Greg Abbott, when speaking against marriage equality has said, in complete disregard for our legal system, âMarriage is Godâs lawâ¦ man cannot rewrite Godâs law.â This seems a bit too close to the mark of Christian Nationalist Gary Northâs proclamation that âtrue religious liberty is exclusively for people to obey the social laws of the Bible.â Abbott has demonstrated that he is not concerned with good law or equal treatment by the law, but only in upholding the law of his god.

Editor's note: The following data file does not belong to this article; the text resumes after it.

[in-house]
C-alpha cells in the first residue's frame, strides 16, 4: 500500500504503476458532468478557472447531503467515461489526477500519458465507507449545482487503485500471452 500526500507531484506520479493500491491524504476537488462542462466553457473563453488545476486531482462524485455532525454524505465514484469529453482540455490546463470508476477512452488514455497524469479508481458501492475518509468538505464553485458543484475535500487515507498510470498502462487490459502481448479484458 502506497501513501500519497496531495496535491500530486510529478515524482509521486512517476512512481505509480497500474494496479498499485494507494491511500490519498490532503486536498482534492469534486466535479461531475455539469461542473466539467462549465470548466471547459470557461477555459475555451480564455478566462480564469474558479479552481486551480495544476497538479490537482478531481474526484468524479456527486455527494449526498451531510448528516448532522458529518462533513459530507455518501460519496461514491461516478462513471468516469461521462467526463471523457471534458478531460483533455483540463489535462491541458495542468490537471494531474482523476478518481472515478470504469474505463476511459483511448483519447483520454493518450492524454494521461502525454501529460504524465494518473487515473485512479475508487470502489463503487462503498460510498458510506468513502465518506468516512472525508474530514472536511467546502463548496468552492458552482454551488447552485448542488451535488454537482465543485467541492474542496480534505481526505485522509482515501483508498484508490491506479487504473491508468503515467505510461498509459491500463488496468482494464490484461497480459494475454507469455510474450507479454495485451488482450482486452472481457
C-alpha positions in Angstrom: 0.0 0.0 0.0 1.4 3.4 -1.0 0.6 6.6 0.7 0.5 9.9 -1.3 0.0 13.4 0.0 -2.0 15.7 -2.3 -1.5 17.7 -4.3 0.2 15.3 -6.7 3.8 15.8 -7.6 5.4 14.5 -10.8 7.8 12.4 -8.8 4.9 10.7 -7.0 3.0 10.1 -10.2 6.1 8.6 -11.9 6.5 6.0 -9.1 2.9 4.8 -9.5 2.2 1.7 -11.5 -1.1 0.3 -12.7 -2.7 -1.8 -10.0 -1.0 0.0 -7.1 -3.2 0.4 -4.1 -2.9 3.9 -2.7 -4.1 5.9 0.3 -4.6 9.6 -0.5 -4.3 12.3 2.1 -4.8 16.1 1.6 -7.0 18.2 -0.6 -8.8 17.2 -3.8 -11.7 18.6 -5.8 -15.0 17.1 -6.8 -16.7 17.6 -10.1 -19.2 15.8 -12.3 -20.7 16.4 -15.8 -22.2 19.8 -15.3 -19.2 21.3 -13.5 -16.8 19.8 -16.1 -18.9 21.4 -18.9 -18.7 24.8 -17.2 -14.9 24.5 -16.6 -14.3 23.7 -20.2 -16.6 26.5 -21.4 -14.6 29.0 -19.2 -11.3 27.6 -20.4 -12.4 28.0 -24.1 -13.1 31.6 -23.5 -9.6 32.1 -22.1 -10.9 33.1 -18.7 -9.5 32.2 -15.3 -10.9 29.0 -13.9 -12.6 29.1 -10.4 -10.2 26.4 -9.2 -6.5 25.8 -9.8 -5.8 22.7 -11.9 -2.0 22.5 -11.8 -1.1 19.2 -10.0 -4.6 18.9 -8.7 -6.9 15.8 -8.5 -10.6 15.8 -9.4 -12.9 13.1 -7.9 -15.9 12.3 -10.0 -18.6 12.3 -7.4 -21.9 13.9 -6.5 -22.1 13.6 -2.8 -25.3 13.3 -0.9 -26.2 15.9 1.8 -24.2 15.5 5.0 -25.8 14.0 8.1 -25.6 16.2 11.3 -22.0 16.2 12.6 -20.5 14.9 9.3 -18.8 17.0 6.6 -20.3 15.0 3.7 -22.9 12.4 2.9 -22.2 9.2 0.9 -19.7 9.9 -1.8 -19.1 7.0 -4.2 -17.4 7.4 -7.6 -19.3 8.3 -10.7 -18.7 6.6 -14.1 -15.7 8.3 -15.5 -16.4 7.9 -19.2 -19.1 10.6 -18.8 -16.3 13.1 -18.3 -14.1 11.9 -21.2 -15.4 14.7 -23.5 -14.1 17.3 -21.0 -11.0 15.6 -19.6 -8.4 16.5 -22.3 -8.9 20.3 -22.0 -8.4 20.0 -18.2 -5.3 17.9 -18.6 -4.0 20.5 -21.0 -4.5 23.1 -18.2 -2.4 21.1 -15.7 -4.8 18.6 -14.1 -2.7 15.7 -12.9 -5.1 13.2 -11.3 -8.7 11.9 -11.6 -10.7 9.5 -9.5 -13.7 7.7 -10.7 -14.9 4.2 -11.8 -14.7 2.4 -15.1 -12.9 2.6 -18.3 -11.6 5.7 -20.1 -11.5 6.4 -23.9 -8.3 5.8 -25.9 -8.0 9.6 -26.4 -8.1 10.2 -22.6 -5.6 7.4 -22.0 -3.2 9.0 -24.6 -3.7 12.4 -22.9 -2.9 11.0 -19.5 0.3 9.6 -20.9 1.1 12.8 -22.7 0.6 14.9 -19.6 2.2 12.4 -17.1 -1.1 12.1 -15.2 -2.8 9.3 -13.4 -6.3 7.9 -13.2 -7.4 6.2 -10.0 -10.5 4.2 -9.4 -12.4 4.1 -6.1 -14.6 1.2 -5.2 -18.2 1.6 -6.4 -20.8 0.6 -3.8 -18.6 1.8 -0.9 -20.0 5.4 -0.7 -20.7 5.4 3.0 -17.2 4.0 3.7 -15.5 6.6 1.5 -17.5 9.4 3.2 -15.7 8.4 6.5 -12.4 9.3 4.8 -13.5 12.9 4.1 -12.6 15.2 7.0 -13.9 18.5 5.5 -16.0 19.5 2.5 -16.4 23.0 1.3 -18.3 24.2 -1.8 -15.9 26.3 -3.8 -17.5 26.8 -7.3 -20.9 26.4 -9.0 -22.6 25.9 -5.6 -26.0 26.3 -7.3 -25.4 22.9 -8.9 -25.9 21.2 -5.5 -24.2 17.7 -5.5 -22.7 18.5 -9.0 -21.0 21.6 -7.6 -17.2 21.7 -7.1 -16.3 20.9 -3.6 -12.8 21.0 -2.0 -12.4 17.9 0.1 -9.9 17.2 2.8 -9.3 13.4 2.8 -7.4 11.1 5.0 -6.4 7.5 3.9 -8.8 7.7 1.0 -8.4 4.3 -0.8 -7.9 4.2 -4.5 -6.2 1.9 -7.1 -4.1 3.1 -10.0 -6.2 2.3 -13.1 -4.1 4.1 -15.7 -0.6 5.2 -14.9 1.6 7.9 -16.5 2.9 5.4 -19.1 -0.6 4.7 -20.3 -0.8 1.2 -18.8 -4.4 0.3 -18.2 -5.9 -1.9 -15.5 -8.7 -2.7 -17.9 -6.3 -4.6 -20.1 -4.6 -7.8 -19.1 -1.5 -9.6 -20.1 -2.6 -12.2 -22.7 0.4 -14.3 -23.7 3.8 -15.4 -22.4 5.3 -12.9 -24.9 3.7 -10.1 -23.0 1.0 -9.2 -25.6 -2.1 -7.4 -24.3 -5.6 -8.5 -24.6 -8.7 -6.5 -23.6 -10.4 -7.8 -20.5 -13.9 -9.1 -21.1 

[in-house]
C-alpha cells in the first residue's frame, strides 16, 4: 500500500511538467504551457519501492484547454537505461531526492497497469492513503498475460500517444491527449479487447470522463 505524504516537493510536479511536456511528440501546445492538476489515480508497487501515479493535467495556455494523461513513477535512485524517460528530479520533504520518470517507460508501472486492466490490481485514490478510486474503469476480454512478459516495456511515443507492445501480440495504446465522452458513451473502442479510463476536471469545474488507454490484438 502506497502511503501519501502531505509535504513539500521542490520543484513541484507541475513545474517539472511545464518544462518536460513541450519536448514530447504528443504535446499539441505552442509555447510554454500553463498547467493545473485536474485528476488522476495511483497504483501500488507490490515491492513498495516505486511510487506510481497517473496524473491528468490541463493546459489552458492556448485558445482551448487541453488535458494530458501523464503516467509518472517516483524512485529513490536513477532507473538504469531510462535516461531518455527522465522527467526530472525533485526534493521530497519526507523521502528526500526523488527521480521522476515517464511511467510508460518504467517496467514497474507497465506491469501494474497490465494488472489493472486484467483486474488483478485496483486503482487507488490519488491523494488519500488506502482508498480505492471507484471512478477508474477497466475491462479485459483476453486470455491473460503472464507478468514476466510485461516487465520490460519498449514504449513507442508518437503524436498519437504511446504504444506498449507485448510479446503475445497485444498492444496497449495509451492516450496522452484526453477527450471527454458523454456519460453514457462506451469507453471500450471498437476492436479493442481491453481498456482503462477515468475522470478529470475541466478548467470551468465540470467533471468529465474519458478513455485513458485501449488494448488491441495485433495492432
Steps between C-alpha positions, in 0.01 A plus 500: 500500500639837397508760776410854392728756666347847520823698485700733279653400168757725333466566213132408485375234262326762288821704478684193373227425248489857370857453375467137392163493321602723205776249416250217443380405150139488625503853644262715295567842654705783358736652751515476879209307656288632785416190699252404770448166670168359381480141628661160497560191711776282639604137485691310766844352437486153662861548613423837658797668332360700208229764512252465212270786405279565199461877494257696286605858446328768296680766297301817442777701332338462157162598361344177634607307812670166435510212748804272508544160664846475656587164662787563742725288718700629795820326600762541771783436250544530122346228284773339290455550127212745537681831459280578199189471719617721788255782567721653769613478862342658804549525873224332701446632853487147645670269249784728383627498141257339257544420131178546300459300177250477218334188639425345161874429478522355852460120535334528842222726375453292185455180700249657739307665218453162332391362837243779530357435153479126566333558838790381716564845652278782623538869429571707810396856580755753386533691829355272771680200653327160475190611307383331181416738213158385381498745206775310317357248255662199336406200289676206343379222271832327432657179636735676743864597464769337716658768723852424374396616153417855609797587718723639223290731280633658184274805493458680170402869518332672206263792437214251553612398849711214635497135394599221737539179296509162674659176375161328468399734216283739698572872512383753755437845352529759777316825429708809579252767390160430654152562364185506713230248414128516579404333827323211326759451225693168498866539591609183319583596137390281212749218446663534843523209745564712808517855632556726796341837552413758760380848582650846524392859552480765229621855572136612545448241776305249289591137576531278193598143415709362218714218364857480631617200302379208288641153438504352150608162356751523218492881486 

Theocracy is not only a problem in its outright form, attempting to inject biblical law into our state law, but in its more subtle influences as well. In 2011, faced with our worst drought in almost 100 years, Gov. Rick Perry did not lead Texas in building an infrastructure for potable and agricultural water supplies, but instead he gave up. âI think itâs time for us to just hand it over to God, and say, âGod: Youâre going to have to fix this.ââ He then wasted his time, and our stateâs leadership, in religious gatherings to pray for rain. Gov. Perry did not do this as a matter of personal religious action, but as official state business. He issued an official press release as governor of Texas, âNow, therefore, I, Rick Perry, Governor of Texas, under the authority vested in me by the Constitution and Statutes of the State of Texas, do hereby proclaim the three-day period from Friday, April 22, 2011, to Sunday, April 24, 2011, as Days of Prayer for Rain in the State of Texas.â The success of Gov. Perryâs attempt to âgive this problem over to godâ left much to be desired. Perryâs prayers were not followed by rain, but by a worsening of the drought and one of the most destructive wild fires in the history of Texas.